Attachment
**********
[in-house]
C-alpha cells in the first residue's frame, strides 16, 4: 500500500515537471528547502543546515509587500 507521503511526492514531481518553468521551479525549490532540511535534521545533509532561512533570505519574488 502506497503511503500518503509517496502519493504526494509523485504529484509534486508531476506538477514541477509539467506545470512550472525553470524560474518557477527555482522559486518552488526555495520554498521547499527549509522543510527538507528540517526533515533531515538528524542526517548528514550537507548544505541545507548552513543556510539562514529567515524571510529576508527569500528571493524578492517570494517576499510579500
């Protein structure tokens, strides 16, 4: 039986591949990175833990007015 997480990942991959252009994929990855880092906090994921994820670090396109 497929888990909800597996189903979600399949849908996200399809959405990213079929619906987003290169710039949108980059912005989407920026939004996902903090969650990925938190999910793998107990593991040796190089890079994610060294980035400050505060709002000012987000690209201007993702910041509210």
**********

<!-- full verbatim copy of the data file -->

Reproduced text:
[in-house]
C-alpha cells in the first residue's frame, strides 16, 4: 500500500515537471528547502543546515509587500 507521503511526492514531481518553468521551479525549490532540511535534521545533509532561512533570505519574488 502506497503511503500518503509517496502519493504526494509523485504529484509534486508531476506538477514541477509539467506545470512550472525553470524560474518557477527555482522559486518552488526555495520554498521547499527549509522543510527538507528540517526533515533531515538528524542526517548528514550537507548544505541545507548552513543556510539562514529567515524571510529576508527569500528571493524578492517570494517576499510579500
């Protein structure tokens, strides 16, 4: 039986591949990175833990007015 997480990942991959252009994929990855880092906090994921994820670090396109 497929888990909800597996189903979600399949849908996200399809959405990213079929619906987003290169710039949108980059912005989407920026939004996902903090969650990925938190999910793998107990593991040796190089890079994610060294980035400050505060709002000012987000690209201007993702910041509210």